5. Give Sincere Compliments
People need and want to be complimented. Compliments bring out the best efforts in people by uplifting and motivating them. Even if people make mistakes, focus on their successful efforts, and compliment them on those items. The natural tendency is to tell people what they did wrong. This will result in a decrease of motivation and performance. Encouragement and compliments are a much more effective teaching device than criticism, so always look for opportunities to compliment those around you.

6. Edify Others
The tongue is a powerful tool for good or evil. Your words can be used to build or to destroy others. Choose to build those around you.

I watch them tearing a building down,
A gang of men in a busy town,
With a ho heave ho and a lusty yell,
They swung a beam and a side wall fell
And I asked the foreman, “Are these men skilled,
The men he’d hire if he had to build?”
He gave a laugh and said, “No indeed,
Just common labor’s all I need.
I can easily wreak in a day or two
What builders have taken a year to do.”
I asked myself as I went my way,
Which of these roles have I tried to play.
Am I builder who works with care,
Measuring life with a rule and square?
Or am I wrecker who walks the town,
Content with the labor of tearing down.
-Author Unknown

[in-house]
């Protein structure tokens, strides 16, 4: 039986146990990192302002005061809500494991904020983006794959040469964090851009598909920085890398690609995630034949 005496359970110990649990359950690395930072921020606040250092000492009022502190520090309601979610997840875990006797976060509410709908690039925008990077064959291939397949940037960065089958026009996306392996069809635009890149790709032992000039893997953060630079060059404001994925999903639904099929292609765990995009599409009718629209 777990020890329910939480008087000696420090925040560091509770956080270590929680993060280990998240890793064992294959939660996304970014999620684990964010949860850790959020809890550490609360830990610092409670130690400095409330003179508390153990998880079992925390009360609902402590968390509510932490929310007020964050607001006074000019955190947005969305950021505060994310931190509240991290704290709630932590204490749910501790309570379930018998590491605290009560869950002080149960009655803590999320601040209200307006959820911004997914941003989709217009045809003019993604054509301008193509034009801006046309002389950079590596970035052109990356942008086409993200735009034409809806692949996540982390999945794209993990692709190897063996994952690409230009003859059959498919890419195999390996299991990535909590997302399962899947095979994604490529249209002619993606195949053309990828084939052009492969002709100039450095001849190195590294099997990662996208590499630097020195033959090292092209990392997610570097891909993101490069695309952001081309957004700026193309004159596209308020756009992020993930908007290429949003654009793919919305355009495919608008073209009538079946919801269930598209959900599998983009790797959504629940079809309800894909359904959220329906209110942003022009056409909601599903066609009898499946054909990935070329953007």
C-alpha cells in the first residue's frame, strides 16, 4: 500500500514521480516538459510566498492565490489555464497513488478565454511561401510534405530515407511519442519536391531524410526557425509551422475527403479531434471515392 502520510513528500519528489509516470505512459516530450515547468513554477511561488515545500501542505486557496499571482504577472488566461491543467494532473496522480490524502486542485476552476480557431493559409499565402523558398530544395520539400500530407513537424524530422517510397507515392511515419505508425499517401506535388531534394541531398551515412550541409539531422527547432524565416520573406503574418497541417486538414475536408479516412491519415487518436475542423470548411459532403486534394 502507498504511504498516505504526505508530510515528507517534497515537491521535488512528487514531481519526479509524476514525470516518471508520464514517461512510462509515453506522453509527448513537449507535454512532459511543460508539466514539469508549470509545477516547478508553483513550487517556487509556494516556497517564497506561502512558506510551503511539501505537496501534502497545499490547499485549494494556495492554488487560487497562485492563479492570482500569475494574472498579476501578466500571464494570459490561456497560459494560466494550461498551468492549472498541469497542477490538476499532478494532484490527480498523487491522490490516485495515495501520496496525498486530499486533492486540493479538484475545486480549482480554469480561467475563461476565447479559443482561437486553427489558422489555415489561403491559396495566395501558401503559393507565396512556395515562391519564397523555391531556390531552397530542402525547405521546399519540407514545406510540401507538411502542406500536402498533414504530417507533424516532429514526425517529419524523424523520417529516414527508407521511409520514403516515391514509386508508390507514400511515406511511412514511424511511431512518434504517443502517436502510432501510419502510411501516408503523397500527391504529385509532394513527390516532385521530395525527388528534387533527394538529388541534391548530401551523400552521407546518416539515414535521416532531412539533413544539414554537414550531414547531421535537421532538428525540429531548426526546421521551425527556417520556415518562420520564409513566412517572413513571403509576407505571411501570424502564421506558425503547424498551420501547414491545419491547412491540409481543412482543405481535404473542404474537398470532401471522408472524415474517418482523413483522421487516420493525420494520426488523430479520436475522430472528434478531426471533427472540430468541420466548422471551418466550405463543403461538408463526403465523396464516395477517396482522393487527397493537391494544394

7. Smile
Actions speak louder than words and a smile says, “I like you. You make me happy. I'm glad to see you.” People who smile tend to manage and teach more effectively.

8. Remember Names
Remembering a person’s name and using it regularly is a subtle and very effective compliment. Forget or misspell a name and you have placed yourself at a sharp disadvantage. Take the time and effort to memorize the names of each person with whom you associate. When someone tells you their name, make sure you heard it correctly. Then memorize it by repeating it in your mind, associating it with something, and when possible, write it down. (Dale Carnegie, How to Win Friends and Influence People, New York: Pocket Books, 1982, p. 75-83)

9. If Offended, Take the Initiative
Often when we are offended, our tendency is to wait for the offender to offer an apology or to at least acknowledge that he or she has wronged us. If the apology does not come, we allow our wounds to fester, and bitterness and resentment spread through our souls like poison. We then not only have a strained relationship, but a bitter soul as well. Nelson Mandela taught, “Resentment is like drinking poison and then hoping it will kill your enemies.” Often times if you take the initiative to clear things up, the issue can be resolved quickly.